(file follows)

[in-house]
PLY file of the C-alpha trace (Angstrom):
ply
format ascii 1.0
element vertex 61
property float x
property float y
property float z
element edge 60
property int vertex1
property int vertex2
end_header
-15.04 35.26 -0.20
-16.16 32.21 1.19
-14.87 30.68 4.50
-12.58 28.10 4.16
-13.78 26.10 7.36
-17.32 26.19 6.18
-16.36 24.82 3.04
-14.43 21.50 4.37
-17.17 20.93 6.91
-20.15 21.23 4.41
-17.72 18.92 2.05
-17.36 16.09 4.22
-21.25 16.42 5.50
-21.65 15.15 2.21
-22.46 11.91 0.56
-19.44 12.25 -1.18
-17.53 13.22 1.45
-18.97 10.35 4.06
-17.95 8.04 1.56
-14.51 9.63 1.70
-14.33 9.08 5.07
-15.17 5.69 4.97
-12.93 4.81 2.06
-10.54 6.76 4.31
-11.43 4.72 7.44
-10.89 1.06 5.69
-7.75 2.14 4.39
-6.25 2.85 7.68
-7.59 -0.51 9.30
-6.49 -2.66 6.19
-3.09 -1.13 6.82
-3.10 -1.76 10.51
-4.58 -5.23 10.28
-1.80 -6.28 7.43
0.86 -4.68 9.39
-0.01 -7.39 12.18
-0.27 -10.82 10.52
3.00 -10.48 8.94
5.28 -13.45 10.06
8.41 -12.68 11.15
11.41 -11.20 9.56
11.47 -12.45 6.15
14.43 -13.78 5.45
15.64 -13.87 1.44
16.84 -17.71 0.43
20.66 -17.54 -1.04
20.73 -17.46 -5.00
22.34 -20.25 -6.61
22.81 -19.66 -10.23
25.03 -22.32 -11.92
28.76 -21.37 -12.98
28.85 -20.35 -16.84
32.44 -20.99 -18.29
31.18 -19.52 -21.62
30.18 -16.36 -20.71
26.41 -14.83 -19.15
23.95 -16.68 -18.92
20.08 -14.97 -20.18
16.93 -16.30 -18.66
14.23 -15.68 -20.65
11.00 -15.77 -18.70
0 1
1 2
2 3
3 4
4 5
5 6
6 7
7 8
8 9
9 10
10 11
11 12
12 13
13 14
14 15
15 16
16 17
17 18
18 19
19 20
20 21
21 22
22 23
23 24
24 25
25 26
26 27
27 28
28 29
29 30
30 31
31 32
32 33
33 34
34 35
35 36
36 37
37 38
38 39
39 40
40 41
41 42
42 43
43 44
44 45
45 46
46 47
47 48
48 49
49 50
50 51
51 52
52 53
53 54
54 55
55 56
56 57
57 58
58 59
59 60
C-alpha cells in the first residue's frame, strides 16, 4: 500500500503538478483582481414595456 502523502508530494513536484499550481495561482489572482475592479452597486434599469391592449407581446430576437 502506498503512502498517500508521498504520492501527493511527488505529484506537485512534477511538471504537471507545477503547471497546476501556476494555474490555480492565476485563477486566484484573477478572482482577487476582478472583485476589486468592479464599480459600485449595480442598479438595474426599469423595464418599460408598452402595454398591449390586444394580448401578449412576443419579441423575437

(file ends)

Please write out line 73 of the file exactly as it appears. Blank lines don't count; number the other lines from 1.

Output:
11.00 -15.77 -18.70